Ben Hoffman and Heather Wurtele have special connections to Ironman Coeur d’Alene.
Hoffman attended the University of Montana and the first Ironman he watched was when Polson’s Matt Seeley took second in the Lake City. Wurtele’s first Ironman race and first Ironman victory came in Coeur d’Alene.
That made Sunday even more special for the two as they captured professional titles in record times at the 11th annual Ironman Coeur d’Alene. The Boulder, Colo.-based Hoffman took the lead early on the bike and covered the 2.4-mile swim, 112-mile bike and 26.2-mile run in 8 hours, 17 minutes and 31 seconds, eclipsing Craig Alexander’s 2011 record by more than 2 minutes. Three-time champion Viktor Zyemtsev was second in 8:26.01.
“I trained a little bit with Craig in Boulder so it’ll be fun to go back there and give him a little crap about it,” said Hoffman, who earned $15,000 for the win.
Wurtele took control on the bike and finished in 9:16.02, 38 seconds faster than 2011 champ Julie Dibens. Wurtele, of Kelowna, B.C., also pocketed $15,000. She finished 12 minutes, 34 seconds ahead of Caitlin Snow.
“These things are hard and they don’t get any easier,” Wurtele said. “I was just full throttle all day. I had a strong ride and really wanted to keep pushing it on the run. It hurt all day, but it’s a satisfying kind of hurt when your body is cooperating with you and you can keep pushing.”
Not all of Wurtele’s Coeur d’Alene memories are warm ones. Last year she was in first place when her bike developed mechanical problems. She used another competitor’s bike to finish and was disqualified for violating a rule requiring athletes to finish using their own bike.
“It was just a really negative experience (last year),” she said. “More than anything I just wanted to kind of have a do-over, turn it into a positive experience and just go out and have the race that I could.”
Wurtele, 34, was stalled briefly by a flat tire and a situation involving medical personnel attending to an age-group athlete, but said it was “generally a smooth sailing day.” She has five Ironman wins, the first coming in Coeur d’Alene in 2008. Her husband, Trevor, took fourth Sunday in a 70.3-mile Ironman in Quebec.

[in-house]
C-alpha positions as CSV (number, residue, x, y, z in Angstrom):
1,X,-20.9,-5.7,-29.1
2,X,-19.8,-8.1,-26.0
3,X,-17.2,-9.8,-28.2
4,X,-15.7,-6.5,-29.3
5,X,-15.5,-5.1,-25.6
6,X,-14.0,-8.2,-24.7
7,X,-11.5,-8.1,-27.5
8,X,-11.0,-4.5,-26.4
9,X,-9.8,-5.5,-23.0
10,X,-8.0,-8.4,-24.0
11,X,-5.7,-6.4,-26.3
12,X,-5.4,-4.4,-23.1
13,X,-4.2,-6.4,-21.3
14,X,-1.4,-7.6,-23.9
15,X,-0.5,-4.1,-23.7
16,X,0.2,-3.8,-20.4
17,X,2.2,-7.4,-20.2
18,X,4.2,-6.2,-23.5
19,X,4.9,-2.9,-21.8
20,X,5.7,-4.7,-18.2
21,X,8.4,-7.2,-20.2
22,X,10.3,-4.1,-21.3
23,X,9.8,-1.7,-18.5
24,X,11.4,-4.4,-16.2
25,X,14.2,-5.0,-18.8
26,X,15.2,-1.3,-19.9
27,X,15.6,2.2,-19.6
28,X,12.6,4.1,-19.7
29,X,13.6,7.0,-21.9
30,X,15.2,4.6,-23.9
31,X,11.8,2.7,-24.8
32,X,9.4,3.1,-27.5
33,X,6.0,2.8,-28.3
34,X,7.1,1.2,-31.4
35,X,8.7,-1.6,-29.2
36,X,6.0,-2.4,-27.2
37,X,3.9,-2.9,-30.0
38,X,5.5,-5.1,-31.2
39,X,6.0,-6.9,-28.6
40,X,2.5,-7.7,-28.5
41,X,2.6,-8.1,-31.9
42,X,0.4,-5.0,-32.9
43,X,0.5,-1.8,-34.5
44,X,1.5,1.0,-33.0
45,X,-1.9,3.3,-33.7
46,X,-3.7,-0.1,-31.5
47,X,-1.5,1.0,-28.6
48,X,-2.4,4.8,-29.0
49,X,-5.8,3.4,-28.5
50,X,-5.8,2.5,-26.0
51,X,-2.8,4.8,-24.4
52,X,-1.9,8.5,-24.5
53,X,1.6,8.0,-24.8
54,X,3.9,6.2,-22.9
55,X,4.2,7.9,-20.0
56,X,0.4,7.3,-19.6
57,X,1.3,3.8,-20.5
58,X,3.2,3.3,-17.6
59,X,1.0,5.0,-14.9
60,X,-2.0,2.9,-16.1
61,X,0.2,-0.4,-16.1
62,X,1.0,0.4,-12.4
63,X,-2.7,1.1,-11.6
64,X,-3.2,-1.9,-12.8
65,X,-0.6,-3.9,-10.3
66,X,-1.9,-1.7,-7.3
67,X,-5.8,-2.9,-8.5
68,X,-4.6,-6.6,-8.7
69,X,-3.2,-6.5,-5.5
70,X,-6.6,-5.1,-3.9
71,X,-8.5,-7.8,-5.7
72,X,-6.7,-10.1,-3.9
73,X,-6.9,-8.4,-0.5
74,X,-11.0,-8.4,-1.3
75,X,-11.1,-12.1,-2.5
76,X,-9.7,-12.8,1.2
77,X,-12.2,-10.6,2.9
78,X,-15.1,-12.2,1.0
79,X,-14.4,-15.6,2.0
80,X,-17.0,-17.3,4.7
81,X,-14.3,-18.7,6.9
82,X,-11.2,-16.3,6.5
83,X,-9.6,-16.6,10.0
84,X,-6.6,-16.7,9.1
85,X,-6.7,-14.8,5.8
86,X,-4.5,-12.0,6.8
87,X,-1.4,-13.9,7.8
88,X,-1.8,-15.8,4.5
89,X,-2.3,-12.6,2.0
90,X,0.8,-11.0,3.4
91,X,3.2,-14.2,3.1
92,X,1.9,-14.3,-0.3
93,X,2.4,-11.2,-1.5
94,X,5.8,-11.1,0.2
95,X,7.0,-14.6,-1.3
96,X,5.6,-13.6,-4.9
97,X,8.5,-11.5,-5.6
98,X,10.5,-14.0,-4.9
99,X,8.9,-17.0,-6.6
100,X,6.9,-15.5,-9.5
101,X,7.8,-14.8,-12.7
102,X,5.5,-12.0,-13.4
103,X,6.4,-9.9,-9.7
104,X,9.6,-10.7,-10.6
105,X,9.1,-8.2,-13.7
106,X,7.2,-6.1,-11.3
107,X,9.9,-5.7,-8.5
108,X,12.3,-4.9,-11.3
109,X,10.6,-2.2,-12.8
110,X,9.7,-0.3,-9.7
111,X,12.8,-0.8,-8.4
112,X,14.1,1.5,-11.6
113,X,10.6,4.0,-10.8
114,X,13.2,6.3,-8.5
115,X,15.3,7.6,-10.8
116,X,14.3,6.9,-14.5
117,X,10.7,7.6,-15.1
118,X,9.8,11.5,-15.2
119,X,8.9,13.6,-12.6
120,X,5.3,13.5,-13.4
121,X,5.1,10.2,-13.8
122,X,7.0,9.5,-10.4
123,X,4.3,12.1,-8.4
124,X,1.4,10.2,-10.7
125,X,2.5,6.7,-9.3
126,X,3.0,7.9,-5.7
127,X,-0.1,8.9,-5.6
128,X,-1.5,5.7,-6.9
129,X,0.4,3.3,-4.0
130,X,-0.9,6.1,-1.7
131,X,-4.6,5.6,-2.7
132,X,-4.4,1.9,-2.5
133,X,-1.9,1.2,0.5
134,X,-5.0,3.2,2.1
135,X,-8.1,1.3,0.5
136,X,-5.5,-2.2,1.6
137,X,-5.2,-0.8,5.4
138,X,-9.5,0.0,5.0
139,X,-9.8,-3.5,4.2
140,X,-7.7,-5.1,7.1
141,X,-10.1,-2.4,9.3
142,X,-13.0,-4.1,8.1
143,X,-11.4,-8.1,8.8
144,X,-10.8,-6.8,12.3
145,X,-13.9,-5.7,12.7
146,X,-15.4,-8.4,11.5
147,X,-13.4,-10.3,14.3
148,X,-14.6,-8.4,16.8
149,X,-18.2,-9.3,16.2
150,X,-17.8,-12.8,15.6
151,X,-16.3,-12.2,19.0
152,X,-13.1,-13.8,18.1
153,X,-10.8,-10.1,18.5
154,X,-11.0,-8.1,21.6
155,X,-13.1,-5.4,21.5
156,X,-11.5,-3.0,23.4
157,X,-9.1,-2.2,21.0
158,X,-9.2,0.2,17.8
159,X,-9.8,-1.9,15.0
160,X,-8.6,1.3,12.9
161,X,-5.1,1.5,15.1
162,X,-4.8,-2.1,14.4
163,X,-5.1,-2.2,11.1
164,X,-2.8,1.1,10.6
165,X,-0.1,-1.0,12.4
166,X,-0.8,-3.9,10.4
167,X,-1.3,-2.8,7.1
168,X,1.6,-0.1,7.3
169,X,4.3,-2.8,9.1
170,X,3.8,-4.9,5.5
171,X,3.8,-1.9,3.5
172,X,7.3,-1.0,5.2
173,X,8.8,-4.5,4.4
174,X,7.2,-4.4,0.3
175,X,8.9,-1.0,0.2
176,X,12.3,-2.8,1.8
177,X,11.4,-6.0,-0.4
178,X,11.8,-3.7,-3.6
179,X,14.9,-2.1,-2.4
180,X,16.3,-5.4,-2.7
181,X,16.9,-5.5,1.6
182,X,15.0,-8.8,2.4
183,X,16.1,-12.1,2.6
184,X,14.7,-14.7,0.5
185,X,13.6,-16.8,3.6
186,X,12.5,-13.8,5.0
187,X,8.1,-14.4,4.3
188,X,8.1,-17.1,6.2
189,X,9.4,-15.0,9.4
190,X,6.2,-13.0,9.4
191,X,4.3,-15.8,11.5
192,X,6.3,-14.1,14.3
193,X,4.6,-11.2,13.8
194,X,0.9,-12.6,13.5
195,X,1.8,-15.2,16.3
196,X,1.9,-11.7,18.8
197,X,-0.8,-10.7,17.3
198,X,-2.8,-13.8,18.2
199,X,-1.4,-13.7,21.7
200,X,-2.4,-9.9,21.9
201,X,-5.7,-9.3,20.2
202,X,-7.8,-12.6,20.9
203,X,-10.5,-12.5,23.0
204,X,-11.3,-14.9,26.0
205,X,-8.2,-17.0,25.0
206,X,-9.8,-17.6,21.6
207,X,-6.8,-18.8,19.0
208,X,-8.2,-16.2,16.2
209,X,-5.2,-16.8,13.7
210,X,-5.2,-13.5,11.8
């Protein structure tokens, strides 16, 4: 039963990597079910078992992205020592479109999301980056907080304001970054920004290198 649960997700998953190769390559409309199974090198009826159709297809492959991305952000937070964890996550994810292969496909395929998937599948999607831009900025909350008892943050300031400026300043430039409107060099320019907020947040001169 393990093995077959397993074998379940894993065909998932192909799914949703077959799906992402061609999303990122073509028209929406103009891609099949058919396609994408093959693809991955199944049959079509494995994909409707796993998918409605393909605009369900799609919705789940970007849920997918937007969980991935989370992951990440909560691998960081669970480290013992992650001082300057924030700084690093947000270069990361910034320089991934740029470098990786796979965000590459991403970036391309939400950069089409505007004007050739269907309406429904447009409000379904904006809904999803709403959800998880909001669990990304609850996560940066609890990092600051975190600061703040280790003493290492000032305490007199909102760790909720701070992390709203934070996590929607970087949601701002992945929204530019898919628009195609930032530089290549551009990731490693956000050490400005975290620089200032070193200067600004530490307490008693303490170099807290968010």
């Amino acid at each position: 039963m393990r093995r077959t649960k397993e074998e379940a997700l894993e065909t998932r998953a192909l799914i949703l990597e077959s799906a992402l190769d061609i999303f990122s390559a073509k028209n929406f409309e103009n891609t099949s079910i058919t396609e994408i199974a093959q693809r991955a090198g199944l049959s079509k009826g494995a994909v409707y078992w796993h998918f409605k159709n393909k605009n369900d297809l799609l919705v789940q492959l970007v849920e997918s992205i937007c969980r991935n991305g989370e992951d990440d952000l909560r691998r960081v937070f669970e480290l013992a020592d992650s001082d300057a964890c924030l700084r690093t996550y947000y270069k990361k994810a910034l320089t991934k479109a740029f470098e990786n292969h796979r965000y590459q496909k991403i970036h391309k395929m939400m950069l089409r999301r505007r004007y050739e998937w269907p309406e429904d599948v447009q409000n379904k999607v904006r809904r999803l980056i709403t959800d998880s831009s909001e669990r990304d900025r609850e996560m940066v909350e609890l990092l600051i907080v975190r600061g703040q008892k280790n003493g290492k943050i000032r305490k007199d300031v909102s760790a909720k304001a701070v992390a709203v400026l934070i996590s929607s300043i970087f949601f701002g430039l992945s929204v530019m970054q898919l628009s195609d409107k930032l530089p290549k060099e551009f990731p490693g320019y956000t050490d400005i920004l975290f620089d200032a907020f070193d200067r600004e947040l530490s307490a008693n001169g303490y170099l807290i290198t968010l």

Snow, from Brockton, Mass., ran a swift 3:05.22 marathon. That was good enough to catch Uli Bromme, who eventually finished third, but Snow trailed Wurtele by nearly 16 minutes entering the run.
Two months ago, Snow’s status for Coeur d’Alene was in doubt. She crashed on a training ride and suffered a lacerated liver and four fractured ribs.
“I was in the hospital for a little while and I didn’t know if I would get the volume and durability back,” said Snow, who earned $7,500 for second place. “To have such a good day, I’m really happy.”
Hoffman, 29, caught the triathlon bug as a student at Montana. He has a degree in Spanish and studied abroad, but noted that he “majored in triathlon, if you will, because we had a really good club team that won the national championship when I was a senior.”
Hoffman, who had two Ironman wins in 2012, was strong in all three disciplines. He was third after a 50-minute, 24-second swim, but a 4:30.48 bike split put him firmly in control.
“Once you’ve won an Ironman all you want to do is win another one,” he said. “Obviously my goal is to win Ironman Hawaii and this is another step in that direction.”
Zyemtsev, 40, made up roughly 3 minutes on the run but never seriously challenged Hoffman. TJ Tollakson, of Des Moines, Iowa, placed third.
“I raced two weeks ago (a 70.3-mile Ironman in Maryland) and my plan was to improve my conditioning, but I just felt a little worse than last year,” Zyemtsev said. “It might have been a preparation mistake. I didn’t feel very good on the bike.”
Hoffman’s post-race plans included rest, a beer – “I’ve abstained from beer for a couple of months,” he said – and his dad’s birthday celebration today.
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